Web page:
Suburban Retirement, by Mid Walsh


No one is living here.

Only house after house of screens
tethering the people inside elsewhere.

A lot where men
of wrecked eyes and earbuds
chuck a dumpster full
of ragged limbs of teardown.

And a lawn split by sprinklers
that hiss transparent daisies
or spit at the street,

where a solitary walker
stops as if to ask,
shall I step on a dark spot?


When I retired the plague struck
and everything stopped working. 

Now I sprout strange fears,
mistrust ladders, scaffolding,
three-legged stools, the cliff
at the end of sidewalks;

the fear of falling
a wake
of empty down-draft.


Why have I not dreamt
of the same old broken place
the rooms of tired rib, knuckle-propped,
needing my repair?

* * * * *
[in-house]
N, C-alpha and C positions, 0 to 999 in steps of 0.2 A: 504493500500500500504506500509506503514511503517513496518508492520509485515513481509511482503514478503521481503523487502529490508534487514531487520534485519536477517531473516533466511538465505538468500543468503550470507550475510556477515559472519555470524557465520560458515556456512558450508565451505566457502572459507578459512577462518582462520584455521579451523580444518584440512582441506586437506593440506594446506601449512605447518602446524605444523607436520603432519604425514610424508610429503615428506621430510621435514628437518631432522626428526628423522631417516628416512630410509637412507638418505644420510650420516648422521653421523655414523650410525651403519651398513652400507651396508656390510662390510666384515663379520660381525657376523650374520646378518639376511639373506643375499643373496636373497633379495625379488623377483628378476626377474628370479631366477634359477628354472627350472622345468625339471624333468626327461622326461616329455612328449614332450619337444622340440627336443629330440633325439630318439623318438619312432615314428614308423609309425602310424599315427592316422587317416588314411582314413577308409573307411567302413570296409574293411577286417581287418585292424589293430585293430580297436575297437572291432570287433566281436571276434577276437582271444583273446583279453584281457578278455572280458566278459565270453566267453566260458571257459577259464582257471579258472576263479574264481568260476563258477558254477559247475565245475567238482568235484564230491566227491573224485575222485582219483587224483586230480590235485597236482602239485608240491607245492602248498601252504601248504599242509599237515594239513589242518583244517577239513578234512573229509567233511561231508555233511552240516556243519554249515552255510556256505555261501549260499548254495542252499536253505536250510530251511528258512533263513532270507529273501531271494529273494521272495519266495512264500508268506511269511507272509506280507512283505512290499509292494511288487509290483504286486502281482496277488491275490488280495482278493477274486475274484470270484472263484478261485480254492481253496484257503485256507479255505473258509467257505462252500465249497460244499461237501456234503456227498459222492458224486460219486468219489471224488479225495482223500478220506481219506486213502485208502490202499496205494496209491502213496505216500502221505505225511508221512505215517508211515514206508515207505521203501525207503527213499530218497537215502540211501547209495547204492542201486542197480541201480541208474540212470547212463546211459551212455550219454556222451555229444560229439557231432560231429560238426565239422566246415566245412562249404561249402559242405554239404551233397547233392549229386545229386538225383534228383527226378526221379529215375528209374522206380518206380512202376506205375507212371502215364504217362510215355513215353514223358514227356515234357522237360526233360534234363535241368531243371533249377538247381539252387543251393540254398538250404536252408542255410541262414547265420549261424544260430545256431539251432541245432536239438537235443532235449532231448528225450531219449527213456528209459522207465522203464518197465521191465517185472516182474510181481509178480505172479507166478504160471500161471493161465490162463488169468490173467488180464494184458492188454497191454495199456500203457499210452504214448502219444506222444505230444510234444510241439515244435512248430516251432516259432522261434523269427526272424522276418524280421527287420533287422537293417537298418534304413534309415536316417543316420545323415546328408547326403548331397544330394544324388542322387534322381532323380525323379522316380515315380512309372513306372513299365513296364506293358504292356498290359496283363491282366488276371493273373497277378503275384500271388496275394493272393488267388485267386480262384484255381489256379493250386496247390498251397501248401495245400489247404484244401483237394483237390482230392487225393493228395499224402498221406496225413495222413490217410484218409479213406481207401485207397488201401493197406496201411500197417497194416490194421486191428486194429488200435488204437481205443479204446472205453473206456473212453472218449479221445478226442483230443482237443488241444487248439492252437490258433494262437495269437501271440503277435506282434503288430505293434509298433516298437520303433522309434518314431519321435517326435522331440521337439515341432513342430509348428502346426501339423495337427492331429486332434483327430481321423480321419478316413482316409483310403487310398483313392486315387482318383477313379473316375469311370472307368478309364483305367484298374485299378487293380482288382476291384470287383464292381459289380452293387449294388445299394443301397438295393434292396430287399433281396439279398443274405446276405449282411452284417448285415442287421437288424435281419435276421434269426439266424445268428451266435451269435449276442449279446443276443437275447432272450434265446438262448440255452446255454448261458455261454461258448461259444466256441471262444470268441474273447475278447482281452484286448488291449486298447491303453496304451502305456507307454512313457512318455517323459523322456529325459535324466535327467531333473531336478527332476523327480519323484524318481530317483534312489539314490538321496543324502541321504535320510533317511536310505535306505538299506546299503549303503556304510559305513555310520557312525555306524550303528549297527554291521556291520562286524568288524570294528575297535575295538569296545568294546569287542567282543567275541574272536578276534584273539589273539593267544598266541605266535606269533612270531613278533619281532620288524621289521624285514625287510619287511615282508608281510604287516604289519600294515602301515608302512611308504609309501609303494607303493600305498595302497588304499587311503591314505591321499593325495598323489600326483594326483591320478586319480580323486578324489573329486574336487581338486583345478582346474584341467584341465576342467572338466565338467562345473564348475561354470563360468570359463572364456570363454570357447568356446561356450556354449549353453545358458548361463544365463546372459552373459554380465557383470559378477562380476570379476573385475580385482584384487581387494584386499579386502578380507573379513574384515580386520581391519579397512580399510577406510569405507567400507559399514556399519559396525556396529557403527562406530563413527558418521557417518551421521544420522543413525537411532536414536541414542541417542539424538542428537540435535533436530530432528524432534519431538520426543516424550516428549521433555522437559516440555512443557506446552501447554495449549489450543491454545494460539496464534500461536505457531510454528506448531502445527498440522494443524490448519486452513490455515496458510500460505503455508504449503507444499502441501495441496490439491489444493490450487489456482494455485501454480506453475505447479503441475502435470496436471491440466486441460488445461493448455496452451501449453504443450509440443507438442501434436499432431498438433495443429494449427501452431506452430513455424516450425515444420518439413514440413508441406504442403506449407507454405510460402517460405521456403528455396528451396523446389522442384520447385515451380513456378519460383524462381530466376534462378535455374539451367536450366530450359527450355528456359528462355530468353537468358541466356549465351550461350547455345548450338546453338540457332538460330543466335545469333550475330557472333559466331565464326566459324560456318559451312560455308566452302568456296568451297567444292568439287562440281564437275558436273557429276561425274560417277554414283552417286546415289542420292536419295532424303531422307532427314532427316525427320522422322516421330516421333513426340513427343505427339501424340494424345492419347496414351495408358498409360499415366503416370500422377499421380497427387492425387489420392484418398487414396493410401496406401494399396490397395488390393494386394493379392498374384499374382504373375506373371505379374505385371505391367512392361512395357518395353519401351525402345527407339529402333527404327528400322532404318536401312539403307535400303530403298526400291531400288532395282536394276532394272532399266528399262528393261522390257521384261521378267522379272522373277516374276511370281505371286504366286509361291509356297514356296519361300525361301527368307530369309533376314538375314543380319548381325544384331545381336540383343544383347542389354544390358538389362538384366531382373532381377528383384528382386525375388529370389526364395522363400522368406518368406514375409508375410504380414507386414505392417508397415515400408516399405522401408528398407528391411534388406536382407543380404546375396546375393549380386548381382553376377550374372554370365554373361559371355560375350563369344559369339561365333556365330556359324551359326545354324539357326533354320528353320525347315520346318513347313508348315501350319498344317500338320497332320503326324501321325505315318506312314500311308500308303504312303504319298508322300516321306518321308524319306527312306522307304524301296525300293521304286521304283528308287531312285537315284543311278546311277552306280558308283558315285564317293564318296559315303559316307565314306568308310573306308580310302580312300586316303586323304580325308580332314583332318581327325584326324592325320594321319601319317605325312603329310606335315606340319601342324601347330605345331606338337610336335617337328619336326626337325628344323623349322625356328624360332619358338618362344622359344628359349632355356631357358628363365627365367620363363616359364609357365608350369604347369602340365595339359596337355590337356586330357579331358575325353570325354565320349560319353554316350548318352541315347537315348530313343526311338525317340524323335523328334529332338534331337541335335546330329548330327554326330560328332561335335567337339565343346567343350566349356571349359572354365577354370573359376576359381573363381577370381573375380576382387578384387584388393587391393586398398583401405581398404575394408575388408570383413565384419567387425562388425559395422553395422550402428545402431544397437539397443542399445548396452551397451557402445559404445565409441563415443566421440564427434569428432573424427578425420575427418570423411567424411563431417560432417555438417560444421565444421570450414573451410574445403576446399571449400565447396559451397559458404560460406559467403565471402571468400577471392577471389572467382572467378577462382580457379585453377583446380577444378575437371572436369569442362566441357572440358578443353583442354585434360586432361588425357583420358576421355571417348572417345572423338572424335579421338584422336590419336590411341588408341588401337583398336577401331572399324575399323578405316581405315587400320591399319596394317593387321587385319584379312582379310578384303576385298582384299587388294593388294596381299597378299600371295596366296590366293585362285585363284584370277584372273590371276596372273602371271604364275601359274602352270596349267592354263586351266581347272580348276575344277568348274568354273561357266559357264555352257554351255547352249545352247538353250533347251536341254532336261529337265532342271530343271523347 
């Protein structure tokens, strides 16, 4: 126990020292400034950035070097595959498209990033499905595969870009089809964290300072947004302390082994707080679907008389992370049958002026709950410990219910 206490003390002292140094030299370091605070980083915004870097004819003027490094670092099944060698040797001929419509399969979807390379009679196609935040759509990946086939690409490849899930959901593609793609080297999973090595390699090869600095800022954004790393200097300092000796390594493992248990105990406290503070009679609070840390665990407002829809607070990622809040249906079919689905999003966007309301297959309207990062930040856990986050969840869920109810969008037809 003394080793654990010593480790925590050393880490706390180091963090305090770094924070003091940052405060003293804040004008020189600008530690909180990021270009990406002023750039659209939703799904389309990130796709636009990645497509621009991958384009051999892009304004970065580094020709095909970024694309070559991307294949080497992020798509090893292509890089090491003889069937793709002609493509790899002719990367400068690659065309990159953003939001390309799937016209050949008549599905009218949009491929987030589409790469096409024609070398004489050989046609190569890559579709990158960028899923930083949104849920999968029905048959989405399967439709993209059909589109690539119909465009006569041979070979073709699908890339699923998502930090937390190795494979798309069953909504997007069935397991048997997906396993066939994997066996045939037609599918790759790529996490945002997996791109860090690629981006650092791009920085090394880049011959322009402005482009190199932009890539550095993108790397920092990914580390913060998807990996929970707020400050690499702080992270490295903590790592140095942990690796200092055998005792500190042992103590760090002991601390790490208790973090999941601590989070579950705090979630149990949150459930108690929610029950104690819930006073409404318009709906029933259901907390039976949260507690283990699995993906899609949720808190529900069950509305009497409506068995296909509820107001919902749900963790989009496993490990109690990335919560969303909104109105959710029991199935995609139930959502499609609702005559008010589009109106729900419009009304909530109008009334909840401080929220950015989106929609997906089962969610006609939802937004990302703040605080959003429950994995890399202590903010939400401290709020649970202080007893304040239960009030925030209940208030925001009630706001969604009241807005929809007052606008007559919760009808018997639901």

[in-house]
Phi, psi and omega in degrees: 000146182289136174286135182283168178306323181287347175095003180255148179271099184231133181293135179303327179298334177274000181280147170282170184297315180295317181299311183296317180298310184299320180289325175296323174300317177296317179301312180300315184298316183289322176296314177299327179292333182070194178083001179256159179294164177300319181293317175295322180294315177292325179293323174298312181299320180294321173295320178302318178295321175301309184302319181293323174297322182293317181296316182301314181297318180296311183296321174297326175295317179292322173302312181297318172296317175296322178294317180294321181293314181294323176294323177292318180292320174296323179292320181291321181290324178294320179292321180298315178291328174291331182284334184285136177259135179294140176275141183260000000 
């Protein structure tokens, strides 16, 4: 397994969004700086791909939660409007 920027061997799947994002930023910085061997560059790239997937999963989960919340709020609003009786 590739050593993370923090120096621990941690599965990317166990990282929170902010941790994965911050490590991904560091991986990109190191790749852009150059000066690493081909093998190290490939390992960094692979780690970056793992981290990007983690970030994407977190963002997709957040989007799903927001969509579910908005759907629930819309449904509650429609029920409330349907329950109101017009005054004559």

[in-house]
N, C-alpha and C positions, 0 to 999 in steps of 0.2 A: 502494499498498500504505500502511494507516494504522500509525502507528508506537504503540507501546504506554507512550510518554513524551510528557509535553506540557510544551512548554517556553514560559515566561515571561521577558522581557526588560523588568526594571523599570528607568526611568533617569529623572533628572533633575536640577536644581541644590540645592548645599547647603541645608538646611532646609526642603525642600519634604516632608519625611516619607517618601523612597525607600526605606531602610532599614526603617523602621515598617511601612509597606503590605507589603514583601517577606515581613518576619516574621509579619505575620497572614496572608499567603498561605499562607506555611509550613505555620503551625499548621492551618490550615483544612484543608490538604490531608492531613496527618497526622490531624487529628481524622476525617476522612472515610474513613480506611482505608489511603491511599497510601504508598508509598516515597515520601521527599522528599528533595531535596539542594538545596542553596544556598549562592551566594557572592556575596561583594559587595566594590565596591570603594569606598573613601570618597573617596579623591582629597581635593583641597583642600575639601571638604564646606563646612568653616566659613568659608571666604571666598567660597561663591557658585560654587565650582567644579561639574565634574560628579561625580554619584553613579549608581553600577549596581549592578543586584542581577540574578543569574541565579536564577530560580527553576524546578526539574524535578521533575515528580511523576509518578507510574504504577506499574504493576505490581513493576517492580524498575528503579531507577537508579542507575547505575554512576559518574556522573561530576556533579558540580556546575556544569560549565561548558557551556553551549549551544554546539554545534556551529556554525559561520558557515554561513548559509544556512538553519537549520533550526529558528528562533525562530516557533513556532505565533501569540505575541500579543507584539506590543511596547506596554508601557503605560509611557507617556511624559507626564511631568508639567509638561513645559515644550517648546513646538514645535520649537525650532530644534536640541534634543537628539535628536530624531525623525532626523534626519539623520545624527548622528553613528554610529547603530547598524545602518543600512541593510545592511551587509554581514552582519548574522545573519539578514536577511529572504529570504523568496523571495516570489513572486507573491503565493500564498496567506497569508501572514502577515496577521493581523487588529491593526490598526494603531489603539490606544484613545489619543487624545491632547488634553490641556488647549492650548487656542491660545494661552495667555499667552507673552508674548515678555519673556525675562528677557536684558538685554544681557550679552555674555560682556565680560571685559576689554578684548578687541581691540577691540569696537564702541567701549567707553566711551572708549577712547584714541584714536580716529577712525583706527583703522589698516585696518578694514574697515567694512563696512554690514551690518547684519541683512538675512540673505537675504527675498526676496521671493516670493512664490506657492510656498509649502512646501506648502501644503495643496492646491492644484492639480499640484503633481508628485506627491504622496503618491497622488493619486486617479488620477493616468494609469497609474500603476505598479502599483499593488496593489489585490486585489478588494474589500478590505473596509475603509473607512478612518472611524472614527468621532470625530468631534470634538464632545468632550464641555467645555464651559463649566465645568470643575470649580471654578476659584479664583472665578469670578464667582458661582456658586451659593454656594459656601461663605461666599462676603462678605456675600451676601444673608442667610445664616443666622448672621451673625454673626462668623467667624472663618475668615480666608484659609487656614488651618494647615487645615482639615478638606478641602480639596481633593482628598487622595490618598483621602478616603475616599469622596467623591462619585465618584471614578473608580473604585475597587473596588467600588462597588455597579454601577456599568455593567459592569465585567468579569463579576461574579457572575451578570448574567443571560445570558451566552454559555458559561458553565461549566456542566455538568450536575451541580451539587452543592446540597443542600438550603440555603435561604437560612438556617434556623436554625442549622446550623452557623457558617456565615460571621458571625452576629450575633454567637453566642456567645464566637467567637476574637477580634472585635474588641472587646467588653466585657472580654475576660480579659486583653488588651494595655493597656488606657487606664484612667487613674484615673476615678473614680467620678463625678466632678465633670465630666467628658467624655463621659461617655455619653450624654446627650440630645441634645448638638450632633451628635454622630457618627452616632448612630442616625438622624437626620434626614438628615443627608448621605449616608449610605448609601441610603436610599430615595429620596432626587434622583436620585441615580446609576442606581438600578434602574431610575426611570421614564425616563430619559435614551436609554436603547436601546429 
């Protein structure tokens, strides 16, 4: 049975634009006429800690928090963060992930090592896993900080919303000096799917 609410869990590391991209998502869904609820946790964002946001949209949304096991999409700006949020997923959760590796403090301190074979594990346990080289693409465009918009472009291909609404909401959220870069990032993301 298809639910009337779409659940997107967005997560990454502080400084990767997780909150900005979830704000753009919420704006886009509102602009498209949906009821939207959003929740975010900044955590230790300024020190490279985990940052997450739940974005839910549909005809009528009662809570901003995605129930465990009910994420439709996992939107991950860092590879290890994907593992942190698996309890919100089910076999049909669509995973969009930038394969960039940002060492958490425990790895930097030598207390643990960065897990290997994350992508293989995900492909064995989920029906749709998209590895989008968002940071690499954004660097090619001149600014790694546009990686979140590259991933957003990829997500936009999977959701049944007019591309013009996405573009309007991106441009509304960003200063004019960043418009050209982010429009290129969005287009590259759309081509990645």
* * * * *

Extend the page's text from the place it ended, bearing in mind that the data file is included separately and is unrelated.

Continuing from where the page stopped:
Instead I scrape the sky,
stand beside a man
as tall as towers,

our brotherhood
of architecture
where cut flowers of wind
shear by the building’s base,

and waterworks
trickle at a rock hollow
upped to speak
to passersby of interest,

and his clouded eyes
are telling me
how to know this city.


Awake, I want
to walk like thunderheads
among suburban teardowns,
to listen to the dumpster
of broken mullions
vacant as old calendars
where, like rain, the rat-feet sing.


Mid Walsh is a poet, singer, athlete, husband, and grandfather living near the ocean. His poetry renders his life experiences into the music of language and is forthcoming in or has appeared in San Pedro River Review, Lily Poetry Review, The Road Not Taken, Nixes Mate Review, Silkworm, and others.